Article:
You might be surprised by some of the interesting tidbits in this article: Welsummer Chickens – Iconic Chickens With a Royal Twist

Below: Welsummers, Easter Eggers, and Black Copper Marans.

Welsummer Chickens
Ameraucana Chicken
Black Copper Maran

Bonus: Cream Legbars

To add even more pastel colors to your day, consider Cream Legbars. They have the Araucana genes, so they lay different colored eggs with shell color such as blue, green, or olive eggs.

This fascinating breed of chicken is a relative newcomer to the backyard flock scene, but because of their good looks, excellent egg-laying ability, docile personality, and potentially sky-colored eggs, they’ve become extremely popular.

Here is an article with more info about this dreamy breed: Cream Legbars – A Dream Come True

    What About Nutrition?

    Eggshell color makes your basket pretty and fun but you also want the eggs to be nutritious, right? You need to be sure your flock is getting all the protein, vitamins, and minerals they need. In order to do this you need to choose products that have quality ingredients. We are what we eat, and our chickens fall under the same line of thought.

    Here is a list of products that are packed full of non-GMO quality ingredients you can’t find just anywhere. There aren’t fillers and by-products in these blends either.


    If you are reading this then you are likely one of the many backyard chicken keepers who are looking for some color. As you can see, there are several breeds and varieties to choose from. Have fun, get creative, and be willing to try some breeds you’ve never tried before.

    When you start collecting a basketfull of multiple colored eggs, you’ll be glad you did. Your heart will smile and the sun will shine!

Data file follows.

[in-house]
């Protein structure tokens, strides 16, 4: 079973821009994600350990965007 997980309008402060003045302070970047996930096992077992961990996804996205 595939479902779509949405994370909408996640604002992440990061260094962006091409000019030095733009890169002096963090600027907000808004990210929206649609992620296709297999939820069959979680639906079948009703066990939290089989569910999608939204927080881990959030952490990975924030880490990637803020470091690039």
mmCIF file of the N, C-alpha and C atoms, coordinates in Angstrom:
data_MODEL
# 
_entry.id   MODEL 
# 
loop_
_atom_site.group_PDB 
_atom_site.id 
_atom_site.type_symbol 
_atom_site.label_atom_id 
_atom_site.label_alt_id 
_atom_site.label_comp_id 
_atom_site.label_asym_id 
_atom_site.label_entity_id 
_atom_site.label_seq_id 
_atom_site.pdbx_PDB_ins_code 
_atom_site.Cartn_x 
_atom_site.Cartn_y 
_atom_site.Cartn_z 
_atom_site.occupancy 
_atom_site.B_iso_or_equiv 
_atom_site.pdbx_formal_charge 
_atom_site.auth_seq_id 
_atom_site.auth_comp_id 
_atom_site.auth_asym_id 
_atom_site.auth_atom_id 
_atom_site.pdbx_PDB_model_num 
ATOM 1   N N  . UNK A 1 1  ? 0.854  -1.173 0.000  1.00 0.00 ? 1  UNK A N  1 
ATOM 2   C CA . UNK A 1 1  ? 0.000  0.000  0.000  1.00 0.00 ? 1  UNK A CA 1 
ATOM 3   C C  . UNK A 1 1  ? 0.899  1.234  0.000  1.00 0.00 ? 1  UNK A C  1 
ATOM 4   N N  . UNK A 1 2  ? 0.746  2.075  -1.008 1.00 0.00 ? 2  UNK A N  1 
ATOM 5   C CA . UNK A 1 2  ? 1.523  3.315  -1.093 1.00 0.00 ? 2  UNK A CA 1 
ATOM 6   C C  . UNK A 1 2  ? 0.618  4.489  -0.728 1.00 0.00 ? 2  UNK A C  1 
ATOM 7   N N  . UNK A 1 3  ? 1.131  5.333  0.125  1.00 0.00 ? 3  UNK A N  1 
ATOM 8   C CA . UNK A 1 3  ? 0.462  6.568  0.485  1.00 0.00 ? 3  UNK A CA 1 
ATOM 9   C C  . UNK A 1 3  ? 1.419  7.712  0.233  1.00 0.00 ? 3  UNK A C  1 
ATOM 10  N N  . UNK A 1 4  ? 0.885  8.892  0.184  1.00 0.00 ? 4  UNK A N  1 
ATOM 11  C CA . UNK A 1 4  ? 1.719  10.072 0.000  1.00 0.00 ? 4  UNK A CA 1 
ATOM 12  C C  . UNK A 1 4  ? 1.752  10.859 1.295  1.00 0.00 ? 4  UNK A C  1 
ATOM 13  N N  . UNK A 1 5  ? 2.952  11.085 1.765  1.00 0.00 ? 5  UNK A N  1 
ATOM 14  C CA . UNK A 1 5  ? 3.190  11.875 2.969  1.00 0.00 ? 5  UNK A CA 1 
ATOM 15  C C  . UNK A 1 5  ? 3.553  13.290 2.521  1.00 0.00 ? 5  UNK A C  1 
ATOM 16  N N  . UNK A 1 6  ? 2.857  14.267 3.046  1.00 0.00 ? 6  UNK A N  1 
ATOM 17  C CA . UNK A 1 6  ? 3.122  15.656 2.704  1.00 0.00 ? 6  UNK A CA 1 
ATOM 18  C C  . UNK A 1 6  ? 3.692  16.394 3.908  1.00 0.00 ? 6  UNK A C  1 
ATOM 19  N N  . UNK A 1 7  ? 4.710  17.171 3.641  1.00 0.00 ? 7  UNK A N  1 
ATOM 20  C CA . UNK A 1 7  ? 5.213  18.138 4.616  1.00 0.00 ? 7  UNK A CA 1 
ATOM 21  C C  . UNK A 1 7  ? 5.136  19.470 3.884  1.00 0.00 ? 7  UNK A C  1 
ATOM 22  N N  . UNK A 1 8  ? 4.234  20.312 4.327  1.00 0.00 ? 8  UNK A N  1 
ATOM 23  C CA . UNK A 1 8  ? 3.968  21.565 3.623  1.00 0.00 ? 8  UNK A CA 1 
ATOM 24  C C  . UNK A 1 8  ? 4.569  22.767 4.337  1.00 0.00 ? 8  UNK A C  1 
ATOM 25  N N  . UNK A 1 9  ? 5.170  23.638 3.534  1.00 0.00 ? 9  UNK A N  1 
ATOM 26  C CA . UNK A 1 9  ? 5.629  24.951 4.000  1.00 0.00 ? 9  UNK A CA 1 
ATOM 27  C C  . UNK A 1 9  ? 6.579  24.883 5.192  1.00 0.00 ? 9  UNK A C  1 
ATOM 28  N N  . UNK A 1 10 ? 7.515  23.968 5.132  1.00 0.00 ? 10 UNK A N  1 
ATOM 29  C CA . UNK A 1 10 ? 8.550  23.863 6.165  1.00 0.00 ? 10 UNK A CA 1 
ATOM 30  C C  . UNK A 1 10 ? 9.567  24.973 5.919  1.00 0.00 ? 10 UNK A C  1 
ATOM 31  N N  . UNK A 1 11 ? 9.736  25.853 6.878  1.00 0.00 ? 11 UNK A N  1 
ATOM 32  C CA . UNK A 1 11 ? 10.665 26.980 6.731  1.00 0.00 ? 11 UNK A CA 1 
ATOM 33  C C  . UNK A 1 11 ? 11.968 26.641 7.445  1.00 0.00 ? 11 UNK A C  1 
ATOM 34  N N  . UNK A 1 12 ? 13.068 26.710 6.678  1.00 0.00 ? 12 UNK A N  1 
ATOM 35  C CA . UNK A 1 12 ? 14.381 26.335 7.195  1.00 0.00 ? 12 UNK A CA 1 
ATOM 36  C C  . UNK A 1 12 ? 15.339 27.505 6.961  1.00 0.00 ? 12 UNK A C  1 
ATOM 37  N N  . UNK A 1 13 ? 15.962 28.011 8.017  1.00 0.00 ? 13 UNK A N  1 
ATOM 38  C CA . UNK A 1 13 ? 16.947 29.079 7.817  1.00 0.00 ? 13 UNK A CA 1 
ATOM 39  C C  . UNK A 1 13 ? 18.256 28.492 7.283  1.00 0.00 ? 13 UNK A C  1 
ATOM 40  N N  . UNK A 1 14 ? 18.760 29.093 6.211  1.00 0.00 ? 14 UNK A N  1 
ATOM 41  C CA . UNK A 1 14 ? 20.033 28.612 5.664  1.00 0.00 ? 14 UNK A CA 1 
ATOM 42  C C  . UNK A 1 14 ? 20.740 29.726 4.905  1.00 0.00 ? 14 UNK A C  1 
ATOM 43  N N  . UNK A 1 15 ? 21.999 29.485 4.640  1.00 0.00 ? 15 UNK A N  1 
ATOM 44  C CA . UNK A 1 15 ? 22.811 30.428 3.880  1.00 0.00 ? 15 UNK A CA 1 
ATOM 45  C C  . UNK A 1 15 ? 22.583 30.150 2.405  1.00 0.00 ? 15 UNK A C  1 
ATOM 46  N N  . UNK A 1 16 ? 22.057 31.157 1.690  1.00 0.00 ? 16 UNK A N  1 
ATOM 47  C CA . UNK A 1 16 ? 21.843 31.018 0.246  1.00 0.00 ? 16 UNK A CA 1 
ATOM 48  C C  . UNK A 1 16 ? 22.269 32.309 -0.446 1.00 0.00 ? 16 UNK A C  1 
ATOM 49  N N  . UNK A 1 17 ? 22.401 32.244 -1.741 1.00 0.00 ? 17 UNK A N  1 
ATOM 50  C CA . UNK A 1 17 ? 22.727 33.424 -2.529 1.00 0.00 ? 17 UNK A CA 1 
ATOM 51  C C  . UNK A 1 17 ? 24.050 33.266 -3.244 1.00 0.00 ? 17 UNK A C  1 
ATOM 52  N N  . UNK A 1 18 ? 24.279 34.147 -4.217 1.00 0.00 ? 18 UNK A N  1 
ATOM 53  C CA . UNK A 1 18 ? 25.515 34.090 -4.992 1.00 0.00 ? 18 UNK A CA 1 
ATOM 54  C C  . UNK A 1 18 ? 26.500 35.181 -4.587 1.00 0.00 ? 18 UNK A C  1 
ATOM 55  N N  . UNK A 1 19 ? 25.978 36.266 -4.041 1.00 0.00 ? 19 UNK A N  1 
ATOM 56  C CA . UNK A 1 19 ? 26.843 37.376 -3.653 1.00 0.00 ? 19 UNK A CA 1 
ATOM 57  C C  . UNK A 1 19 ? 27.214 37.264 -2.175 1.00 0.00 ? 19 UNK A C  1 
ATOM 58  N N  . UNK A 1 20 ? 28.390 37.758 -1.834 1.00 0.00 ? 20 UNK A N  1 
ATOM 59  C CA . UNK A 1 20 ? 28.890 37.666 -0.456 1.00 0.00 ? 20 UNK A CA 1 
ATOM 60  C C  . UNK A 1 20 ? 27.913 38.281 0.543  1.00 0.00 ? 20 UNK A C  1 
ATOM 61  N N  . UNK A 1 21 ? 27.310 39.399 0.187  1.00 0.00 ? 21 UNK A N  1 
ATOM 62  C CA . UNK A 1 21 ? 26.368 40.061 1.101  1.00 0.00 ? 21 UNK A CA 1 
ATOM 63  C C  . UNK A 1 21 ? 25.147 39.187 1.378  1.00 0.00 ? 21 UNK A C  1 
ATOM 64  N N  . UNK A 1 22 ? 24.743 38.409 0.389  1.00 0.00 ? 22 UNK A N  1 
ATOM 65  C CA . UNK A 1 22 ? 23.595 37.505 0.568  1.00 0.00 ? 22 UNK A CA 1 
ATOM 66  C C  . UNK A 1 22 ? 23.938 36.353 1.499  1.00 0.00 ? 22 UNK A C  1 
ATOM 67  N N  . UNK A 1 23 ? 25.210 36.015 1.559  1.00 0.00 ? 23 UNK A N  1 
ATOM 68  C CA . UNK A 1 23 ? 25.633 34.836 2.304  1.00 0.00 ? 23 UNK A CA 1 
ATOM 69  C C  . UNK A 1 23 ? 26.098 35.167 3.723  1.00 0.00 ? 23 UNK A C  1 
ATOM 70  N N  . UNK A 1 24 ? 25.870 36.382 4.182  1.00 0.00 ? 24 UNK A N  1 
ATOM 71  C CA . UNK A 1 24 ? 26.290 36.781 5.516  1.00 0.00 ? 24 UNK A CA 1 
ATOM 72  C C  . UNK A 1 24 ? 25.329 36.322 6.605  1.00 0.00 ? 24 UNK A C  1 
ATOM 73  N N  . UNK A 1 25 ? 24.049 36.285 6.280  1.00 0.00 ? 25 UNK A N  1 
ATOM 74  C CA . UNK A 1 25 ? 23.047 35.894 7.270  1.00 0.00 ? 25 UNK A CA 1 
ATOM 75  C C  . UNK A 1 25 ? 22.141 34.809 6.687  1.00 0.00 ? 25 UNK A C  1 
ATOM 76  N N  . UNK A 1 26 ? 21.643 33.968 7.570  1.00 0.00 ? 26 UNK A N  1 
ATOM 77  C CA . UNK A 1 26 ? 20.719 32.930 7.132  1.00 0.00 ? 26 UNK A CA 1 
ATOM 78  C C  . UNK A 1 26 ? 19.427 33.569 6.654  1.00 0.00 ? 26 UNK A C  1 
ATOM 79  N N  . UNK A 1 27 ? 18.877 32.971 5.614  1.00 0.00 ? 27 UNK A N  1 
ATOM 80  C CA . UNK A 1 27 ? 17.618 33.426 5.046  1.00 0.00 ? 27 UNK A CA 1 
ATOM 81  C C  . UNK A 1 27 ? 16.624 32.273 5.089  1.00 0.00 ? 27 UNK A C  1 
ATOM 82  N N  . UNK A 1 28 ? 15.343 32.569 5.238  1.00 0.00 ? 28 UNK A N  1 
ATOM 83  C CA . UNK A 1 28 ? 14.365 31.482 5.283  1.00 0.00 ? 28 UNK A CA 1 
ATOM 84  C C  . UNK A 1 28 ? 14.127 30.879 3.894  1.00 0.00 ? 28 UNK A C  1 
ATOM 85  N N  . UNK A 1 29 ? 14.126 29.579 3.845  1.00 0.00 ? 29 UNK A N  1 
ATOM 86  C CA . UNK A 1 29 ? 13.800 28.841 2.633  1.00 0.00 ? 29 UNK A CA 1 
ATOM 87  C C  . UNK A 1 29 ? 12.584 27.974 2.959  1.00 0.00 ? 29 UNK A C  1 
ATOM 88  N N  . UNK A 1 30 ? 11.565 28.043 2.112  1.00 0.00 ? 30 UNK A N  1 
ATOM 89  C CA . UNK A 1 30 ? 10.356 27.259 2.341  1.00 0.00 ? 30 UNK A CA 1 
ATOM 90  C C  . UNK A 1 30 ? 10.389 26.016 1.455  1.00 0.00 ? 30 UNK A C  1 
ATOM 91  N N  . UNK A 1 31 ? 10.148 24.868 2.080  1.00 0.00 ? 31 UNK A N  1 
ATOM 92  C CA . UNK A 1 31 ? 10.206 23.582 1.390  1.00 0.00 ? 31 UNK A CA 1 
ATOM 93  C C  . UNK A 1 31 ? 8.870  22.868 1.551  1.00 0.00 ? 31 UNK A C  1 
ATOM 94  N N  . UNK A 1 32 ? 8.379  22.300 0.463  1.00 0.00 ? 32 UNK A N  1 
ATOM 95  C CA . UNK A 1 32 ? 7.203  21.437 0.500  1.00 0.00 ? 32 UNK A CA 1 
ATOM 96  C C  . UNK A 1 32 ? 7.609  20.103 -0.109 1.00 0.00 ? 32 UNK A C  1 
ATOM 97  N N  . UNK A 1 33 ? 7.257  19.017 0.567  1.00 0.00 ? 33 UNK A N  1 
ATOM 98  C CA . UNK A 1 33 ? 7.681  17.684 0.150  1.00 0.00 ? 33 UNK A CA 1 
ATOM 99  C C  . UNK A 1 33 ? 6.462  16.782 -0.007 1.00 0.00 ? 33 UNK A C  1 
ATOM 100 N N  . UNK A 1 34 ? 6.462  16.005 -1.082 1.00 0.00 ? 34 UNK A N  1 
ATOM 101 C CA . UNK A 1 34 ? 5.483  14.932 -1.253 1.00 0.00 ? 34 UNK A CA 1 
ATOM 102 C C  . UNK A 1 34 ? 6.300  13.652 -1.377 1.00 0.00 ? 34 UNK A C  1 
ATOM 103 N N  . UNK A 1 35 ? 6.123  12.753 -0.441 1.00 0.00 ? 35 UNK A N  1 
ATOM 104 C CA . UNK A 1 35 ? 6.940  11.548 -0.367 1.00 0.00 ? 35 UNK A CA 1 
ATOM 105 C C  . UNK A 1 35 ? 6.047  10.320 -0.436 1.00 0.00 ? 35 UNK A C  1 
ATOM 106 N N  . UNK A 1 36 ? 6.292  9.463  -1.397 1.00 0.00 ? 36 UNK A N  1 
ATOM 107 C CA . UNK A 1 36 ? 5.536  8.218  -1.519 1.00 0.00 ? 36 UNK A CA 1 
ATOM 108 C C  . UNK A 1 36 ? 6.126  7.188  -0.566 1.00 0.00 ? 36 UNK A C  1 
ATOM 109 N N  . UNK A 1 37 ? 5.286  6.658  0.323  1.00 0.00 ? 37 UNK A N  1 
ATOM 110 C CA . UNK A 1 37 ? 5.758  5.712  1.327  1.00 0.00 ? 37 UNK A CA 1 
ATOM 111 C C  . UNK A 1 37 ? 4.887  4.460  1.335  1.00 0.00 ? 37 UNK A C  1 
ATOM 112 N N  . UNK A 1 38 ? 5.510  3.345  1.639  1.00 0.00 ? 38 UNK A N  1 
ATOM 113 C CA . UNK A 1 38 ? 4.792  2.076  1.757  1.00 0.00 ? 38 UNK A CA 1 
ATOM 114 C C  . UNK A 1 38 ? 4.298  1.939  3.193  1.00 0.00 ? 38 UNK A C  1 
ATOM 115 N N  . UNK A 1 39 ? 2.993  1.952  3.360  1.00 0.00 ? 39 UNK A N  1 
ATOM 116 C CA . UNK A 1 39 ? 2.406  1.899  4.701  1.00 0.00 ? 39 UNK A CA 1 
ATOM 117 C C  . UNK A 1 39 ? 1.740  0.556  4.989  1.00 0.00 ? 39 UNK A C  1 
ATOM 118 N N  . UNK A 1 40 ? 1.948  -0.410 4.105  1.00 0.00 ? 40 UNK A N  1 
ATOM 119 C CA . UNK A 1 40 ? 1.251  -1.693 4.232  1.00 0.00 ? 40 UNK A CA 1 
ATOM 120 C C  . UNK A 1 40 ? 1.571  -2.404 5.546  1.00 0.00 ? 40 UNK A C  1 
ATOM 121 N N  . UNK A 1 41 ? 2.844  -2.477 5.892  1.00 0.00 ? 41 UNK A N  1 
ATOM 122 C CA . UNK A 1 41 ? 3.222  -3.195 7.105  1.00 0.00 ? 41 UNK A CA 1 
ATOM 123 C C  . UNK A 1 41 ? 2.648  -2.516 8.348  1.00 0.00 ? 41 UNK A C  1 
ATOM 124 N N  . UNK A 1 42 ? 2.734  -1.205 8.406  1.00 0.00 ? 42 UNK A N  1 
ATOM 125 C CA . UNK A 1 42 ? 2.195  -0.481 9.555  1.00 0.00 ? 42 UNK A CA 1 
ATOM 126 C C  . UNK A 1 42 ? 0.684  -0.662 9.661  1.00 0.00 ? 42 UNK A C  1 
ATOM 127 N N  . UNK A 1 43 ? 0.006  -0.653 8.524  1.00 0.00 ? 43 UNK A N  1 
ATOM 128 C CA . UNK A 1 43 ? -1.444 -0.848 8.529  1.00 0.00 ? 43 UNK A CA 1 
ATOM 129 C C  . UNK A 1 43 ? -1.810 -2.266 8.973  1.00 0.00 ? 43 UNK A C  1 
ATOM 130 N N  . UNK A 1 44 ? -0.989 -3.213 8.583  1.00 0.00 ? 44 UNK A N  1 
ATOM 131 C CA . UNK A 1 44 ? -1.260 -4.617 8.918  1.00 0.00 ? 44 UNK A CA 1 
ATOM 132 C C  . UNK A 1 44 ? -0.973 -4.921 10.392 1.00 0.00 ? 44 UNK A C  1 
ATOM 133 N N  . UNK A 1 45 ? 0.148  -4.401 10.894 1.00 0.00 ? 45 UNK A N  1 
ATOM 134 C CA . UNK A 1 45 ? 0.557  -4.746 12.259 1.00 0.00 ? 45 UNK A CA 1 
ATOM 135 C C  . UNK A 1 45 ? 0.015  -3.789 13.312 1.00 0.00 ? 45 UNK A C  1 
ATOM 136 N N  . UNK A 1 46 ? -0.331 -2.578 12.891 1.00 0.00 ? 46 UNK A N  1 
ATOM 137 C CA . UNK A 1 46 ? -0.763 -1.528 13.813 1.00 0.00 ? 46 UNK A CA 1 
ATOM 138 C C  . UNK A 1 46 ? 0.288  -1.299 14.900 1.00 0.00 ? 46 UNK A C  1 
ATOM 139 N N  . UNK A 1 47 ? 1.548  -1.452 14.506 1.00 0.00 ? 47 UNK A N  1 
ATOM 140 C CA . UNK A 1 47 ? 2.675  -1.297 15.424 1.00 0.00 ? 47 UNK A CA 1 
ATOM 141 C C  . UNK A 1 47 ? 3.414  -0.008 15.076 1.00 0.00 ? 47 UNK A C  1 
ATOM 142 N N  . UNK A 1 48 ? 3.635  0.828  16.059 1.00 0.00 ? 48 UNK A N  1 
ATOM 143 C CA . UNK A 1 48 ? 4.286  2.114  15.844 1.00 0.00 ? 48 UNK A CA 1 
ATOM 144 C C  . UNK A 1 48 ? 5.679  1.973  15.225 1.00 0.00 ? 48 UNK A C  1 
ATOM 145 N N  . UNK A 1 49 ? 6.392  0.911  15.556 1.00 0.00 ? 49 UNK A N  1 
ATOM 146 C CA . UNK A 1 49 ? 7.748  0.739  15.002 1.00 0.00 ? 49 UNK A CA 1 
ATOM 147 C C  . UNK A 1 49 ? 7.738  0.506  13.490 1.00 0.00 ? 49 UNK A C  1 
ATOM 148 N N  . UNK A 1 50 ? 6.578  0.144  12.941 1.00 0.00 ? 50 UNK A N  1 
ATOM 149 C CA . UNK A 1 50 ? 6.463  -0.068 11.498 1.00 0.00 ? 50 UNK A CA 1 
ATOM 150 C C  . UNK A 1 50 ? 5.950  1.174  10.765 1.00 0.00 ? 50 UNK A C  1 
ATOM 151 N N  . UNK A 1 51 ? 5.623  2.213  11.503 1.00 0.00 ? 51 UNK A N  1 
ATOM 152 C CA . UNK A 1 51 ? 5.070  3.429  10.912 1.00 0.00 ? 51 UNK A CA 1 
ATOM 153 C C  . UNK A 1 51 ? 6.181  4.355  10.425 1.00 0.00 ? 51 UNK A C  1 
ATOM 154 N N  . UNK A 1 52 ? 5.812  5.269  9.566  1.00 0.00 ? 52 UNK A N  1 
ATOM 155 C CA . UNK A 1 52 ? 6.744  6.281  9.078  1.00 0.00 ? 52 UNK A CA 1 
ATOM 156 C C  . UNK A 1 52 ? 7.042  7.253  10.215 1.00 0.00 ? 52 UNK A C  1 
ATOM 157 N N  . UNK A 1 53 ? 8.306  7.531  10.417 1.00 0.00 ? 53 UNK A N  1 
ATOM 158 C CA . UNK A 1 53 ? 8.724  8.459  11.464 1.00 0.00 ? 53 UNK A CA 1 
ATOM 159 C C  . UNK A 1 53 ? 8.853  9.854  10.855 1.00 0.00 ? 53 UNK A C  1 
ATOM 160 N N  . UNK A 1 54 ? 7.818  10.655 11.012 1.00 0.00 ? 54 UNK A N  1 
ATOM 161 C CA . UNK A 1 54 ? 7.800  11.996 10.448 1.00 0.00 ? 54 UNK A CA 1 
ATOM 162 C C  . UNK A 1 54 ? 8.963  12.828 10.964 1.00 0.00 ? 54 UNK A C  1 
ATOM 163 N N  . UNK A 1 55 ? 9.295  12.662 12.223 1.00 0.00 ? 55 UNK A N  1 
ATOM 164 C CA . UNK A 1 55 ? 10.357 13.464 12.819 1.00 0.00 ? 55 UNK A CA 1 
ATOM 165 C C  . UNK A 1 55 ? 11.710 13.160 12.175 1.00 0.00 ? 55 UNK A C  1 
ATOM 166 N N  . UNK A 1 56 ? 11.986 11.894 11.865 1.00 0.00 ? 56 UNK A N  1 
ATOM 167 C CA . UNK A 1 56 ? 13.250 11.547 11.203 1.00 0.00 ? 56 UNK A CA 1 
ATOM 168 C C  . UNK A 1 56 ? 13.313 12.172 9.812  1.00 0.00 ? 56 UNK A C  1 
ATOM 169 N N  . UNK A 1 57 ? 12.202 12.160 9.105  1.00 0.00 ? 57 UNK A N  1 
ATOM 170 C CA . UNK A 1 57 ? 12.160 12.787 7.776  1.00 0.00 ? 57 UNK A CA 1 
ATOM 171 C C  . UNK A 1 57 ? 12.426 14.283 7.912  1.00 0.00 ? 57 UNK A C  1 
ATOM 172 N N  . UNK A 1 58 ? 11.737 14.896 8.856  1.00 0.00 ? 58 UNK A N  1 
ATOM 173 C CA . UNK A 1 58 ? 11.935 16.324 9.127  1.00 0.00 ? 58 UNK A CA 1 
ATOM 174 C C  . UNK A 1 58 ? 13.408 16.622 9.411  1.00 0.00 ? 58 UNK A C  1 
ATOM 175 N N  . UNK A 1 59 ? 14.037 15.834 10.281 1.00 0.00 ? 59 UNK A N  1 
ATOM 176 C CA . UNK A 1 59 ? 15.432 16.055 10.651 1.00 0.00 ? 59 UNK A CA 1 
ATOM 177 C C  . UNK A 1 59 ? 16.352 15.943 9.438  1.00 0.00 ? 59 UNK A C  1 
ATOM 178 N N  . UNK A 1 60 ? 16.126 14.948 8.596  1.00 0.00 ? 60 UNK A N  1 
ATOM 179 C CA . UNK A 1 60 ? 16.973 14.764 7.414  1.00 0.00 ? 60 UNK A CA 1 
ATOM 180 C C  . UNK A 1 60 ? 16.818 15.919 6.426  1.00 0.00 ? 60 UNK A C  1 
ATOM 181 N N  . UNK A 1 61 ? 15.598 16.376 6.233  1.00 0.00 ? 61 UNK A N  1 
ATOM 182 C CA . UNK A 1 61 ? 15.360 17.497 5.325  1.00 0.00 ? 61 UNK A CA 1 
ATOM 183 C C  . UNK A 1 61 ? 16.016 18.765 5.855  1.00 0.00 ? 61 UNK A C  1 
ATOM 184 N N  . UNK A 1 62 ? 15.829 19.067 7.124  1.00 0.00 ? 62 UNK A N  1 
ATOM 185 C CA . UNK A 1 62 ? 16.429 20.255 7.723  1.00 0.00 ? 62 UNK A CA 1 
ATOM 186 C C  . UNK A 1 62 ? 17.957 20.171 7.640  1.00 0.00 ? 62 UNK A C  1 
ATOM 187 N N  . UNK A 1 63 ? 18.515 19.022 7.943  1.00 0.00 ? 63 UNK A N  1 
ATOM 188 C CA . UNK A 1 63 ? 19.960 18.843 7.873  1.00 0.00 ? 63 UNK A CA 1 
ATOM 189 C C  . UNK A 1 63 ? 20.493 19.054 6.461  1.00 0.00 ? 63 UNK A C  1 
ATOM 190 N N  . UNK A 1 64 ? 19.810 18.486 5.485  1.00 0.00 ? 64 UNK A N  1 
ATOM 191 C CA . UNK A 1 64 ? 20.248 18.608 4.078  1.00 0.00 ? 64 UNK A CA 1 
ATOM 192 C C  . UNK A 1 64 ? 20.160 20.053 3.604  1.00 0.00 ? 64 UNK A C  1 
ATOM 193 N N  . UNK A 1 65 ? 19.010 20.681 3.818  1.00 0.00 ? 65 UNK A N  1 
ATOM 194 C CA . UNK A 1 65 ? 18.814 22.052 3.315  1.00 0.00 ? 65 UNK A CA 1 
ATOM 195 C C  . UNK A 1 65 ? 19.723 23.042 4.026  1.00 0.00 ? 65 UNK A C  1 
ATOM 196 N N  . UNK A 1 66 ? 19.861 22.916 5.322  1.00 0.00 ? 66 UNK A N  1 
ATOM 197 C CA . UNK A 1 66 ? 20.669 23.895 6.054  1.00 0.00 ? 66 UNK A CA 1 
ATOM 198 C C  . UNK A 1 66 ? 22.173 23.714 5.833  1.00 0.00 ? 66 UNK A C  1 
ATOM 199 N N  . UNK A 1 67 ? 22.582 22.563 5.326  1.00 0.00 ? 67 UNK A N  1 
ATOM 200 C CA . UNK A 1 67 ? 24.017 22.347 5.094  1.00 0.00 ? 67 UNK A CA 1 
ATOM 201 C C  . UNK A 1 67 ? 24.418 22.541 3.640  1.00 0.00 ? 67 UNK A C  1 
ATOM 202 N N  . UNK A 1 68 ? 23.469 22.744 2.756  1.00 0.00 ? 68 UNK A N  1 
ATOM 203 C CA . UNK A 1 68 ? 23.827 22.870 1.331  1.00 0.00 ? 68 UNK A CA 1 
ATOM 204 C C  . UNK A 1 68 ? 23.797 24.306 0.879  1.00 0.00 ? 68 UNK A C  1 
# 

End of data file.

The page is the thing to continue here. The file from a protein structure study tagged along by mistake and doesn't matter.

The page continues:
Keep reading to learn about some other breeds of interest and useful egg articles!

    Other Breeds of Interest

    Okay, so you want colored eggs…but you also want high production. You might need a mix of breeds to satisfy all your desires and needs. Here are some articles about some other breeds of interest that might suit your fancy.

    Additional Egg Articles



    Maat van Uitert is a backyard chicken and sustainable living expert. She is also the author of Chickens: Naturally Raising A Sustainable Flock, which was a best seller in it’s Amazon category.  Maat has been featured on NBC, CBS, AOL Finance, Community Chickens, the Huffington Post, Chickens magazine, Backyard Poultry, and Countryside Magazine. She lives on her farm in Southeast Missouri with her husband, two children, and about a million chickens and ducks. You can follow Maat on Facebook here and Instagram here.

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      1. Hi, thanks for stopping by! Sorry I didn’t include that info. Here it is:
        Easter eggers 200-280/year,
        Marans are 200+ a year,
        Olive eggers 200 – 280/year,
        Ameraucanas about 250,
        Welsummer 180 – 200+ per year,
        Cream Legbars about 180 per year

      1. Nope, they all taste the same. Some French chefs will only use Maran eggs, however, claiming they’re the best in the world. It’s one reason I bought some Marans – I had to try their eggs!

    1. My Easter Eggers just started laying eggs, but they are light brown. Did I get gyped by the chicken company that I bought my vhicks from?

      1. Not necessarily. Some EEs can lay brown eggs, and it’s just a matter of genetics. I have one that lays light brown eggs, too. Almost a pink. I wanted blue eggs from her, but it wasn’t in the cards.

    2. I’m so jealous we can’t have chickens where I live,but I want to sneak some in a green house.

      1. Our covenants prevent us from having them. I’m converting one of our old wooden play sets into a coop! Shhh lol

      1. Most hatcheries have them. You can also find some of them at your local farm or feed store starting in April (in the US)